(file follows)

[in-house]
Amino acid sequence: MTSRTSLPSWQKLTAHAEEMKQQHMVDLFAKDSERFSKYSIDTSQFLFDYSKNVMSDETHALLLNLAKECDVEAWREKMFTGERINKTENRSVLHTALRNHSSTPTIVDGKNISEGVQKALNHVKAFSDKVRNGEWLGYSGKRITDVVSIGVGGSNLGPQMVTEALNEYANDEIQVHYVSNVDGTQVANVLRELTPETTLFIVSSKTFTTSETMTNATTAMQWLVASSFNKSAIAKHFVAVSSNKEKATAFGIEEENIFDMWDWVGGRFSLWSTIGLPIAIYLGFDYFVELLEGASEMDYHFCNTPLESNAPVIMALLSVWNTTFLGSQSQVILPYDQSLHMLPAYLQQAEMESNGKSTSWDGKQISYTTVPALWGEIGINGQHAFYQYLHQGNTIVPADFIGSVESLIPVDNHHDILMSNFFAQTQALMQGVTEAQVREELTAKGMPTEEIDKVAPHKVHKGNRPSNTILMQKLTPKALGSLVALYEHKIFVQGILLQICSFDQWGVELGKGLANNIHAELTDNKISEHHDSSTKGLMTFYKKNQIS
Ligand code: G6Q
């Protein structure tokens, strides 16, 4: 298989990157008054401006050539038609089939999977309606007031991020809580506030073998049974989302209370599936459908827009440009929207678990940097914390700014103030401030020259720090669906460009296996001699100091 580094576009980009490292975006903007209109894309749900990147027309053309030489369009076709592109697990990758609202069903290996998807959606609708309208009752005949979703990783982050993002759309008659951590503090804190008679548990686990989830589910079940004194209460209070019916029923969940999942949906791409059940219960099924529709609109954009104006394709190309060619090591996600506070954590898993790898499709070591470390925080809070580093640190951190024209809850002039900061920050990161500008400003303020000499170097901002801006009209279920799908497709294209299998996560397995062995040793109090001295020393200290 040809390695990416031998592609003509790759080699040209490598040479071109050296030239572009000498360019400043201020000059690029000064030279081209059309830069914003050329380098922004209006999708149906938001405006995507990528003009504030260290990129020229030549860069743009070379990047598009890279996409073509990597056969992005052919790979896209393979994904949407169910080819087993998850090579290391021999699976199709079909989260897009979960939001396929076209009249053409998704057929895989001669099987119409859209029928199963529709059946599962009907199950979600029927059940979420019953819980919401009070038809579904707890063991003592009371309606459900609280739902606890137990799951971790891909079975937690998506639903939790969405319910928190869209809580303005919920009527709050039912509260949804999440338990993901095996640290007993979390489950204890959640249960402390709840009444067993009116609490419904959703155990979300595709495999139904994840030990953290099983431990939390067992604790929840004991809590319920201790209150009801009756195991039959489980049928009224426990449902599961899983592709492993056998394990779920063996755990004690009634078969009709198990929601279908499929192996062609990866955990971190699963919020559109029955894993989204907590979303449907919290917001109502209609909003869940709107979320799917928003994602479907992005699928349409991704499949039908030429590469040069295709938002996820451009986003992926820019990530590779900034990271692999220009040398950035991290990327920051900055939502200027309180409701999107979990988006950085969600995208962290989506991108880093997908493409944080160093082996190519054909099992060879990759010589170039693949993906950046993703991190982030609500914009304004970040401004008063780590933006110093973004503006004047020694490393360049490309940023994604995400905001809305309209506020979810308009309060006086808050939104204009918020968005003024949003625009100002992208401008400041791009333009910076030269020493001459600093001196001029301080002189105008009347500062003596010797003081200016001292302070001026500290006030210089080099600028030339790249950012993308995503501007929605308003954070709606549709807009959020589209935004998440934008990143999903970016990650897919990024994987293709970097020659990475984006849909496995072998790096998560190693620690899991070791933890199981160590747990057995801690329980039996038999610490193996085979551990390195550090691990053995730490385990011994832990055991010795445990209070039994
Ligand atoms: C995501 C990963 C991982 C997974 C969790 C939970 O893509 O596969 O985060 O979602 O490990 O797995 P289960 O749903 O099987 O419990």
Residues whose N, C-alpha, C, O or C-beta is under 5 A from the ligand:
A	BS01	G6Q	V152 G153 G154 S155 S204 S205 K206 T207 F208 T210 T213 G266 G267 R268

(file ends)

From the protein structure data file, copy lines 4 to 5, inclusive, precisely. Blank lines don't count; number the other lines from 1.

């Protein structure tokens, strides 16, 4: 298989990157008054401006050539038609089939999977309606007031991020809580506030073998049974989302209370599936459908827009440009929207678990940097914390700014103030401030020259720090669906460009296996001699100091 580094576009980009490292975006903007209109894309749900990147027309053309030489369009076709592109697990990758609202069903290996998807959606609708309208009752005949979703990783982050993002759309008659951590503090804190008679548990686990989830589910079940004194209460209070019916029923969940999942949906791409059940219960099924529709609109954009104006394709190309060619090591996600506070954590898993790898499709070591470390925080809070580093640190951190024209809850002039900061920050990161500008400003303020000499170097901002801006009209279920799908497709294209299998996560397995062995040793109090001295020393200290 040809390695990416031998592609003509790759080699040209490598040479071109050296030239572009000498360019400043201020000059690029000064030279081209059309830069914003050329380098922004209006999708149906938001405006995507990528003009504030260290990129020229030549860069743009070379990047598009890279996409073509990597056969992005052919790979896209393979994904949407169910080819087993998850090579290391021999699976199709079909989260897009979960939001396929076209009249053409998704057929895989001669099987119409859209029928199963529709059946599962009907199950979600029927059940979420019953819980919401009070038809579904707890063991003592009371309606459900609280739902606890137990799951971790891909079975937690998506639903939790969405319910928190869209809580303005919920009527709050039912509260949804999440338990993901095996640290007993979390489950204890959640249960402390709840009444067993009116609490419904959703155990979300595709495999139904994840030990953290099983431990939390067992604790929840004991809590319920201790209150009801009756195991039959489980049928009224426990449902599961899983592709492993056998394990779920063996755990004690009634078969009709198990929601279908499929192996062609990866955990971190699963919020559109029955894993989204907590979303449907919290917001109502209609909003869940709107979320799917928003994602479907992005699928349409991704499949039908030429590469040069295709938002996820451009986003992926820019990530590779900034990271692999220009040398950035991290990327920051900055939502200027309180409701999107979990988006950085969600995208962290989506991108880093997908493409944080160093082996190519054909099992060879990759010589170039693949993906950046993703991190982030609500914009304004970040401004008063780590933006110093973004503006004047020694490393360049490309940023994604995400905001809305309209506020979810308009309060006086808050939104204009918020968005003024949003625009100002992208401008400041791009333009910076030269020493001459600093001196001029301080002189105008009347500062003596010797003081200016001292302070001026500290006030210089080099600028030339790249950012993308995503501007929605308003954070709606549709807009959020589209935004998440934008990143999903970016990650897919990024994987293709970097020659990475984006849909496995072998790096998560190693620690899991070791933890199981160590747990057995801690329980039996038999610490193996085979551990390195550090691990053995730490385990011994832990055991010795445990209070039994
Ligand atoms: C995501 C990963 C991982 C997974 C969790 C939970 O893509 O596969 O985060 O979602 O490990 O797995 P289960 O749903 O099987 O419990």